Another temple to behold! This is one of the oldest temples in all of ancient Egypt and was one of the main temples to the King of the double crown as well as upper Egypt. It is a fantastic night option to do as you see all the other temples during the day time. The light works and spotlights pronounce the enormity of the statues and give an atmospheric feeling to the temple. This temple also just proves how advanced the ancient Egyptians were. If you don’t believe me, they even had a carving of the story of the sperm, with an erectile penis on a man. Theo’s carving is the sperm is aperfect and what science has proven a sperm to look like. How did they even figure this out with no such thing as technology?

Karnak temple

The other main home to the Priests and the Pharaohs of Egypt! Every pharaoh has added his own section to this temple over the many thousands of years. Even the pharaoh who was a woman, of which later one the male pharaohs tried to hide her additions to the temple. But as karma would have it, ended up being protected against the great floods and earthquakes and is now the best kept in tact section of the temple. So much for them trying to make sure she was not remembered… the great hallway with some paint work still in tact gives you the bright airy feeling of the temple and all the wonder it presented back in its day. It was even originally enclosed with windows! No feat was too great for the Egyptians!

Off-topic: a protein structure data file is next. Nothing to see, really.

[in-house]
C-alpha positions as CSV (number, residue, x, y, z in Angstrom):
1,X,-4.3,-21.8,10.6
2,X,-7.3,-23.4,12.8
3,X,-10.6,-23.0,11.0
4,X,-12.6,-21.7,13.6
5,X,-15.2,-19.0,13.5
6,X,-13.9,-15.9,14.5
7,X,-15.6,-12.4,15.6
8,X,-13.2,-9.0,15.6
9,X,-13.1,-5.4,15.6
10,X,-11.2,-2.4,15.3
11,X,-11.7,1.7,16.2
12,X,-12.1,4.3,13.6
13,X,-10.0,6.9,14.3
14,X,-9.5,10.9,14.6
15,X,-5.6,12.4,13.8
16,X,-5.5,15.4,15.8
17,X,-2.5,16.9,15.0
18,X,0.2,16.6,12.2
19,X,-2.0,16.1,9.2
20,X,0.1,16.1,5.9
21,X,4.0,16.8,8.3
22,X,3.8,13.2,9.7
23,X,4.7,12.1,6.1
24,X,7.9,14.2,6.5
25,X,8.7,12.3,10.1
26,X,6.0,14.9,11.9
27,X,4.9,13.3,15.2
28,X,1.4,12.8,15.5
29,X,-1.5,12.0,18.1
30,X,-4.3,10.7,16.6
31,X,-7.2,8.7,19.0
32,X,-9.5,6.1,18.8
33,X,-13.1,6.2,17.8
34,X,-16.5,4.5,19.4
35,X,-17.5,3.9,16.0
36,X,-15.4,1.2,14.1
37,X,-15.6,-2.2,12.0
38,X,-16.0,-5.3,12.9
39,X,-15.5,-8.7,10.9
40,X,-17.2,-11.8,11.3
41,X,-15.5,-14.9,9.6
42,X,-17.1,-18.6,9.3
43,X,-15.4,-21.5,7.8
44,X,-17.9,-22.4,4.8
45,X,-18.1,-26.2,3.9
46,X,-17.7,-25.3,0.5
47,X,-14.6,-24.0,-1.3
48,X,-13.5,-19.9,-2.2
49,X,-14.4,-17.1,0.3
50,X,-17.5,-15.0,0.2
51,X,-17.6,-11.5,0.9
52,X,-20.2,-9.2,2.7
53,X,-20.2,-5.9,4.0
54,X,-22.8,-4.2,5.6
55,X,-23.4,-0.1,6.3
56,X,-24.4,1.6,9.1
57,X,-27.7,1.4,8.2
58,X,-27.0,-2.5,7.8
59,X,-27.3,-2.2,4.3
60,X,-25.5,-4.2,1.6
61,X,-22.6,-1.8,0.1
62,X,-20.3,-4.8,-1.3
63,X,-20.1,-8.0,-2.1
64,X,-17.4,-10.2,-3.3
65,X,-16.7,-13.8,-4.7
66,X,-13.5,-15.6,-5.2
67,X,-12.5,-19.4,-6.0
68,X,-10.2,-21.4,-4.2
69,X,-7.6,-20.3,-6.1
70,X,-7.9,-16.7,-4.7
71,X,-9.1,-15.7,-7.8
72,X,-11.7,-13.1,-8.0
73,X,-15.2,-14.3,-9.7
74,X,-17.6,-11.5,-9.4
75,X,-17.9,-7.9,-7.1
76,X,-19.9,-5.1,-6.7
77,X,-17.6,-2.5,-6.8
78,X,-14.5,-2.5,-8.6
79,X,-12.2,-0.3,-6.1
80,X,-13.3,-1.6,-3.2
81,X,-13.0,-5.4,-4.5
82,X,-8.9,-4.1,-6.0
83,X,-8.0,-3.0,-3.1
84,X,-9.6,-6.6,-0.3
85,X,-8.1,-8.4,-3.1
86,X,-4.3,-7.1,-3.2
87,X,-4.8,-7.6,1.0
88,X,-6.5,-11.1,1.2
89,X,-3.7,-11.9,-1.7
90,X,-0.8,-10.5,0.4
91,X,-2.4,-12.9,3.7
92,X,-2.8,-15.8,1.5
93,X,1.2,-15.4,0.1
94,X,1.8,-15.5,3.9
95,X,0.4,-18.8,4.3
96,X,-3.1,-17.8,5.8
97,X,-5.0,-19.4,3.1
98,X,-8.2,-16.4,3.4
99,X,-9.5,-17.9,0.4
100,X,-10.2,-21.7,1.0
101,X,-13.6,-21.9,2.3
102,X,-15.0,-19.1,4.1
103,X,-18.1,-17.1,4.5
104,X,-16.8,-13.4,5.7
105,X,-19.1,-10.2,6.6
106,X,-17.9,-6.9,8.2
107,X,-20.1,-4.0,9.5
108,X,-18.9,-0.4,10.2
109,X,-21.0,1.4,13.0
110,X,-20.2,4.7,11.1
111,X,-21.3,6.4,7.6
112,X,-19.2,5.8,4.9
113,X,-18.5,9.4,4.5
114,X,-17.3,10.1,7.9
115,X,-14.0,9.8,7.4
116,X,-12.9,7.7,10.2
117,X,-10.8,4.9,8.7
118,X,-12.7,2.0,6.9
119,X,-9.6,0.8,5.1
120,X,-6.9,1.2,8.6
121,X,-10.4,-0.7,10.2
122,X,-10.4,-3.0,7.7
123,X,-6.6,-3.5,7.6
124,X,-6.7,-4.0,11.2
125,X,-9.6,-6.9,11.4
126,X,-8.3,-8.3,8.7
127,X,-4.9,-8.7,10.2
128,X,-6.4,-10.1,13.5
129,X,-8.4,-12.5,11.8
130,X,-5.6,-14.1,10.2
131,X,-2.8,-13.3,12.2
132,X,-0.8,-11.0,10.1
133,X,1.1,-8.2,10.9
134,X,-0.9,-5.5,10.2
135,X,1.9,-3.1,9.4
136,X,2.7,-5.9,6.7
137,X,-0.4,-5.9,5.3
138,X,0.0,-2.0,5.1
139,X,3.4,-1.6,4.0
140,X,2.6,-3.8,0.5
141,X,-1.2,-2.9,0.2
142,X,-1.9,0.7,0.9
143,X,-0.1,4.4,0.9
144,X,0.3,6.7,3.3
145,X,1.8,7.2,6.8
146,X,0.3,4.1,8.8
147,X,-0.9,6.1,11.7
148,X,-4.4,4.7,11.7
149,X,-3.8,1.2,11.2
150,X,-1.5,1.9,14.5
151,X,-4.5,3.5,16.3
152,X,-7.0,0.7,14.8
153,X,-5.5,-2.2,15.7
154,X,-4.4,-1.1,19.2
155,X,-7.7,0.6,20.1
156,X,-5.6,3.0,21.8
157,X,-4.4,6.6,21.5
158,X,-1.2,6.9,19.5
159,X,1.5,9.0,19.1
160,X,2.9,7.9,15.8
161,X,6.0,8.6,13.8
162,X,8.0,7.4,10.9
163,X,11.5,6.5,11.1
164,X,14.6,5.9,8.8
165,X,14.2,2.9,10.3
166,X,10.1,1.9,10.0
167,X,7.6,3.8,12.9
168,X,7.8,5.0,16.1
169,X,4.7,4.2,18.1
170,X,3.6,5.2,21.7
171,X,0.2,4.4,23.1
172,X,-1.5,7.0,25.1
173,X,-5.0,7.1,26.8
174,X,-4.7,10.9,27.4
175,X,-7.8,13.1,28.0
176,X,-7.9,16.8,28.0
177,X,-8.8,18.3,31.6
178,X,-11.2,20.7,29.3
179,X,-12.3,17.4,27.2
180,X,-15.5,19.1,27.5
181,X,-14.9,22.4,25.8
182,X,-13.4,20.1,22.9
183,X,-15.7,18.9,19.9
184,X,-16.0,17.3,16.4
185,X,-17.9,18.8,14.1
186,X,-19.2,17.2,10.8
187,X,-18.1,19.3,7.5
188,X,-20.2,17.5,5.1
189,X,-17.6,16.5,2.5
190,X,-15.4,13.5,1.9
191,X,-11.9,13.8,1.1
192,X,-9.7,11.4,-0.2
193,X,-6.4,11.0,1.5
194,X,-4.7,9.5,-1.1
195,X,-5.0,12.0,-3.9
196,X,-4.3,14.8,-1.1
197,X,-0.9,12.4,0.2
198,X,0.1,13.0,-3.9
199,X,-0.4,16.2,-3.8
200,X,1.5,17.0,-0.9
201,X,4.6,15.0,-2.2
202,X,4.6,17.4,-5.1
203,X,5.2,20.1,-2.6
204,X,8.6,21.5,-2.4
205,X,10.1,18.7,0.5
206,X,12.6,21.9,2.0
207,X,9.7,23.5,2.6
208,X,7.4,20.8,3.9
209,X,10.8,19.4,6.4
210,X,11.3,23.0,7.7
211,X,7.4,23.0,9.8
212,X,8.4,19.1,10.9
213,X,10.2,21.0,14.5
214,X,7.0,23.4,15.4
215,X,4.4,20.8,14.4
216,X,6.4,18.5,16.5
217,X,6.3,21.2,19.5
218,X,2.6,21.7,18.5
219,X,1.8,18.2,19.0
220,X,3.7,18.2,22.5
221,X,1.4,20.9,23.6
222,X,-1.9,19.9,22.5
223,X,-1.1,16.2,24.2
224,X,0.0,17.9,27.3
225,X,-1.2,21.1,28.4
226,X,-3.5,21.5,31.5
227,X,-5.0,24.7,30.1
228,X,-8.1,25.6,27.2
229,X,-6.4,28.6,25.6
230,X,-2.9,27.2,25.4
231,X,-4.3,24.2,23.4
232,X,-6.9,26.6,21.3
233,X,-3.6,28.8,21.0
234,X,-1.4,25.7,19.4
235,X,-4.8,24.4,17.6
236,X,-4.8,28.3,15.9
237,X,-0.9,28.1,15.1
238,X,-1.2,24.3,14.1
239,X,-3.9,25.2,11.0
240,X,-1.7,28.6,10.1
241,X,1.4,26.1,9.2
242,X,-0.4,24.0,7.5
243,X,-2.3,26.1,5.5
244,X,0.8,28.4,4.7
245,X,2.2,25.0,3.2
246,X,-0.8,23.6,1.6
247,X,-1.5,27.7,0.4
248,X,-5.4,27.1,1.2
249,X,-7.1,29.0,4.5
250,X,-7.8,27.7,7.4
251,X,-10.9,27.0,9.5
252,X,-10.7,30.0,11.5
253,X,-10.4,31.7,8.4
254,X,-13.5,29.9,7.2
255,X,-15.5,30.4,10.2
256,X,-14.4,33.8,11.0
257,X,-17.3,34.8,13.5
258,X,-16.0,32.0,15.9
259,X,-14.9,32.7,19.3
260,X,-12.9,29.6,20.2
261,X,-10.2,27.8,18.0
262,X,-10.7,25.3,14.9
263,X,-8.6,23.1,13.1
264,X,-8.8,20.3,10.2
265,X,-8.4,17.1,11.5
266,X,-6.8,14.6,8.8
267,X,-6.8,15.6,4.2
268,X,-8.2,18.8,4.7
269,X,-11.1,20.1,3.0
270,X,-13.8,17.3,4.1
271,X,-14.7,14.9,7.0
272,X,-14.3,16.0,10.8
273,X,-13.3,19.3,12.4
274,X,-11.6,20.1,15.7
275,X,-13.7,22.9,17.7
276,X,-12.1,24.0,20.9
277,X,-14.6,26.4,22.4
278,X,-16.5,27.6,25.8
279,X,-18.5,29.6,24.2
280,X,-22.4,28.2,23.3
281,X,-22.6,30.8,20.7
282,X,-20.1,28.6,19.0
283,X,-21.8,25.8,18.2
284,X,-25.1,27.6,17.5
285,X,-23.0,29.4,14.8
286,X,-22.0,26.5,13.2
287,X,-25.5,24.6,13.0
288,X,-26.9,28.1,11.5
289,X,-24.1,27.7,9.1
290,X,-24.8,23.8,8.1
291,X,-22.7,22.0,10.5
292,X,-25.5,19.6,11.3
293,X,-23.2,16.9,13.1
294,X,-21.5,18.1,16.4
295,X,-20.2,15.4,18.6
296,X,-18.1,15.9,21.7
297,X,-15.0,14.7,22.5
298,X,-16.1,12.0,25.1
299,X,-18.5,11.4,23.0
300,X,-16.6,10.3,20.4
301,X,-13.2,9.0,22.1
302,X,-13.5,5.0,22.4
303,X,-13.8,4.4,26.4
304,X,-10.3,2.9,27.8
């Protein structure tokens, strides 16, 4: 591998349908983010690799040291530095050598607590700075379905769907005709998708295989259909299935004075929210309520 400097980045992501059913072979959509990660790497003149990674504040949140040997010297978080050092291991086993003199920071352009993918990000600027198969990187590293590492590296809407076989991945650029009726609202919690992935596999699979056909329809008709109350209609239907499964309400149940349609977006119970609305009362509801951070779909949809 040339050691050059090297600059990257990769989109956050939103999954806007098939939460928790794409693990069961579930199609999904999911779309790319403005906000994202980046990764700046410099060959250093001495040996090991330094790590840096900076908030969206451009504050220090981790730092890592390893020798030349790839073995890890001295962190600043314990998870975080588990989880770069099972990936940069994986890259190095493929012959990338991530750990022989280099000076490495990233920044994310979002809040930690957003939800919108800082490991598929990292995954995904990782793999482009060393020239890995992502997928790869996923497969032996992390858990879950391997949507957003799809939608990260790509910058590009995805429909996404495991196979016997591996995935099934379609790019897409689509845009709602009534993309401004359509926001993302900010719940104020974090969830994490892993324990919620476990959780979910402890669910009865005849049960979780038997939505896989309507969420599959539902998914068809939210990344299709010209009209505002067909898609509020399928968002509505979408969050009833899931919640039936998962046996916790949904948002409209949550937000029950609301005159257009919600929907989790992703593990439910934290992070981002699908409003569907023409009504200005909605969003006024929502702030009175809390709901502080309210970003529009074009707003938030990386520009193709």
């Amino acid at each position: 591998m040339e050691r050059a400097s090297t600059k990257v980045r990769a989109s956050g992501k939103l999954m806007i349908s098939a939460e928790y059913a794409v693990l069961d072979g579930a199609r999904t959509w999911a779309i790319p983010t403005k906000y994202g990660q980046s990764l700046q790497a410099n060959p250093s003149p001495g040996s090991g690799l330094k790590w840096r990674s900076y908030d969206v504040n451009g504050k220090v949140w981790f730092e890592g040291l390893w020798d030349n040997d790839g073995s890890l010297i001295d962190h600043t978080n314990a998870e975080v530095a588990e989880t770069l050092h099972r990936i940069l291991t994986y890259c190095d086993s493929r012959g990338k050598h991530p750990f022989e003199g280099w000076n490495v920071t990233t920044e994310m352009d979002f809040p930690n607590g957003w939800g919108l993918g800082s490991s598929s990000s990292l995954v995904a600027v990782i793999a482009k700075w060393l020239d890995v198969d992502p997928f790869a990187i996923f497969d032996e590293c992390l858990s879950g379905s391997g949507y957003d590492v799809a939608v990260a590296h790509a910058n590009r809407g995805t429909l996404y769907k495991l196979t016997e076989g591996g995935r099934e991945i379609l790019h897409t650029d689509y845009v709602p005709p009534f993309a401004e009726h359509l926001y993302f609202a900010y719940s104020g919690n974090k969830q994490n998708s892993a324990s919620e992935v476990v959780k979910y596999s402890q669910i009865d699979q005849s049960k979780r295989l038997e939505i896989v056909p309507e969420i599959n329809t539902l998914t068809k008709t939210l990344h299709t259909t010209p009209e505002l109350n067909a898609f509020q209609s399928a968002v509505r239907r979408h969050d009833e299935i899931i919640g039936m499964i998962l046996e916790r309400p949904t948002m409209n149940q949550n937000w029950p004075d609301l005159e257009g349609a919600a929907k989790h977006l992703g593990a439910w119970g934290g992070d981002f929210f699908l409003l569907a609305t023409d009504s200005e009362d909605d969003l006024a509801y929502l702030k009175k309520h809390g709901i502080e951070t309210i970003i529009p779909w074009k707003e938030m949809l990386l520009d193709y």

Valley of the Kings

With the original painting and colours still intact, the valley of the kings is truly something to behold! And to think that all the temples were this elaborately painted before all the paint faded over the thousands of years. When you visit the valley of the kings, your entrance includes visits to three temples. The temples I went into included King Ramses II, his parents and King Ramses IV. You can buy additional entry tickets to other temples as well which are more pricey and I decided to visit the boy king, King Tut! His mummified body is still there and you can tell that he was club footed! It gets very hot so I do suggest cool clothing! Also watch out for the workers trying to get extra tips off you for offering to give you more information inside the temples!

Temple of Hatshepsut 

The temple of a Pharaoh who was actually a Queen!!! In the law of ancient Egypt, a male must always sit on the thrown, not a female. However, in this case a woman did and masked herself as a man! A classic heroine in ancient times. Many of the carvings around the temple do suggest some woman features on the mans body by having a plumper stomach etc, but as an outsider you wouldn’t recognise this automatically! 

The original story goes that she married her brother, and had a son. However the father died whilst the son was very young so the Queen would rule until the son came of age and was educated else where. Little did the queen know that her son would build a hatred towards her and dethrone and execute her at his first chance of the throne!